The number of legal battles that President Donald Trump’s army of attorneys are waging in the fight to expose any instances of ballot or voter fraud are growing by the day.
But in Pennsylvania, Trump’s lawyers have already managed to put a puck in the goal after a state court ruled on Thursday morning that Pennsylvania Secretary of State Kathy Boockvar “lacked authority” to change a deadline just two days before the election, concerning a situation where some voters thought they were given extra time to produce proper identification.
According to Fox News, Pennsylvania state law provides voters six days beyond election day — which would have been November 9 — for voters to correct identification issues. But Boockvar, based on a U.S. Supreme Court ruling that extended the state’s allowance for mail-in ballots to arrive up to three days past the November 9 deadline, decided to issue guidance in which voters with the identification issues were also given three extra days to correct them.
On Thursday, a state court judge ruled against that guidance.
“[T]he Court concludes that Respondent Kathy Boockvar, in her official capacity as Secretary of the Commonwealth, lacked statutory authority to issue the November 1, 2020, guidance to Respondents County Boards of Elections insofar as that guidance purported to change the deadline … for certain electors to verify proof of identification,” Judge Mary Hannah Leavitt wrote in a court order.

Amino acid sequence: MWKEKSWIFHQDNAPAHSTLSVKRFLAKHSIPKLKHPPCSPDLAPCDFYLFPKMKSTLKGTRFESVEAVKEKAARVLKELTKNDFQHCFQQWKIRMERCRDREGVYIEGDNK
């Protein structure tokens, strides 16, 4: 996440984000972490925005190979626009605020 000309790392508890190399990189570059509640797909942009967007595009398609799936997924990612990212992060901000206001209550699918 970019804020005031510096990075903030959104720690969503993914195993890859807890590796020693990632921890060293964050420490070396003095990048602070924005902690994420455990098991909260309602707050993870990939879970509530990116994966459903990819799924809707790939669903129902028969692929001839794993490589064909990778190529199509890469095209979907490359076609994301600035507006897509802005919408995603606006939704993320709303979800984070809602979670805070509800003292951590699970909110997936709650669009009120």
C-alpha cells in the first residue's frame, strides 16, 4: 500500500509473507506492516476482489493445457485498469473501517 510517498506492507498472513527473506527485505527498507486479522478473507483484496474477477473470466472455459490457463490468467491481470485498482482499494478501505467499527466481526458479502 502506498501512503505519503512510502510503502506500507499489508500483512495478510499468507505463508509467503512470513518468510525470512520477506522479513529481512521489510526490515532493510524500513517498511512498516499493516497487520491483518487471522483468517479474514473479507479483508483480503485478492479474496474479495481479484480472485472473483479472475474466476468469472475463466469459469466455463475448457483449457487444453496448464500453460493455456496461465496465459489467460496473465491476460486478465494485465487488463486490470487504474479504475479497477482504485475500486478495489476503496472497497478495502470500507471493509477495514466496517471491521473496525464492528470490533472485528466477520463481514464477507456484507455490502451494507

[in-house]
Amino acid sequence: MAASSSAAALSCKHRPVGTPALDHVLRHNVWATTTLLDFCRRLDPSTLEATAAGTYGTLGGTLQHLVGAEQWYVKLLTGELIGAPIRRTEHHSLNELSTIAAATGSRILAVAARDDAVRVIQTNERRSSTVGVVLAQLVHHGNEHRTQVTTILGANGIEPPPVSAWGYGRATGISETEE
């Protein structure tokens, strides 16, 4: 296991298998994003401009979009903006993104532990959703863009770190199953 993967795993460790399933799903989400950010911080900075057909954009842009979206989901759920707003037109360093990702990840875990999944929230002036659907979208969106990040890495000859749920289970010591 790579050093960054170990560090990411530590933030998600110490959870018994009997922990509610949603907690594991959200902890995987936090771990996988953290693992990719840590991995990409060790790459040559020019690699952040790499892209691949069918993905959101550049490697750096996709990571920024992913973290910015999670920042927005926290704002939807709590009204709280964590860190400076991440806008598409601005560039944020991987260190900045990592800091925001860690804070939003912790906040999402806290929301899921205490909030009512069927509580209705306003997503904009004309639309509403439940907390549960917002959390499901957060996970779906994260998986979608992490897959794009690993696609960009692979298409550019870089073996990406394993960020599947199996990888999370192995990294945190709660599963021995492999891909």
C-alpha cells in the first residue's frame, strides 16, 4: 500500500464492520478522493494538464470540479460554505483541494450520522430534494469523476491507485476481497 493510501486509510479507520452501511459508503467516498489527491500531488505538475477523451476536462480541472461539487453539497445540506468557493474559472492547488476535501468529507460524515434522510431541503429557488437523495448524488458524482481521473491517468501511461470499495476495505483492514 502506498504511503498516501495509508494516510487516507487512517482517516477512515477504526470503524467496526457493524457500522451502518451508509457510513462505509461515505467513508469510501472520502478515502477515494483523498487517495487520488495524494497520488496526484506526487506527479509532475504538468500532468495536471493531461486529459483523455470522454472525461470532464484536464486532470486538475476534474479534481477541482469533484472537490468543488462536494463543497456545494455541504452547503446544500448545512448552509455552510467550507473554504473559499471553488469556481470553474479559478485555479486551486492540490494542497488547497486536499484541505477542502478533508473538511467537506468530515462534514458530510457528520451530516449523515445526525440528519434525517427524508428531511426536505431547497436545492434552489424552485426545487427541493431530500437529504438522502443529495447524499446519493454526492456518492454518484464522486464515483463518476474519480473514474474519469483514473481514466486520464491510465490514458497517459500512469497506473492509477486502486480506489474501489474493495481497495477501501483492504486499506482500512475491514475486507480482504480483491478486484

The ruling was fair and was in response to Trump’s lawyers who argued that there was nothing in the state law that provided the secretary of state the authority to extend the deadline for correcting identification issues.
The ruling came in the wake of an earlier victory for the president, in which a state court ruled that all ballots where voters didn’t show identification until Nov. 10 or later should have their ballots separated from the rest. The big question since then revolved around whether or not those ballots would ultimately be counted.
Thursday’s ruling solidified that they will not be counted.
In the meantime, Trump’s election legal team is also pursuing other major battles in the swing state in which they’re awaiting word from the Supreme Court on whether or not the three-day extension provided by the state’s supreme court is valid.
If the U.S. Supreme Court rules in favor for Trump’s camp on that issue, it would be nothing less than a total bombshell and would presumably greatly affect vote count totals for Trump and Biden in the must-win state.
Adding to that, Trump’s lawyers are also expected to take court action “over thousands of ballots that they claim were improperly counted despite lacking required information.”
Cases like these, especially in states that will end up with thin win margins, are exactly why so many people rightfully believe that this election simply isn’t over. It won’t be over until the legal dust settles and the vote counts are finally certified, case closed.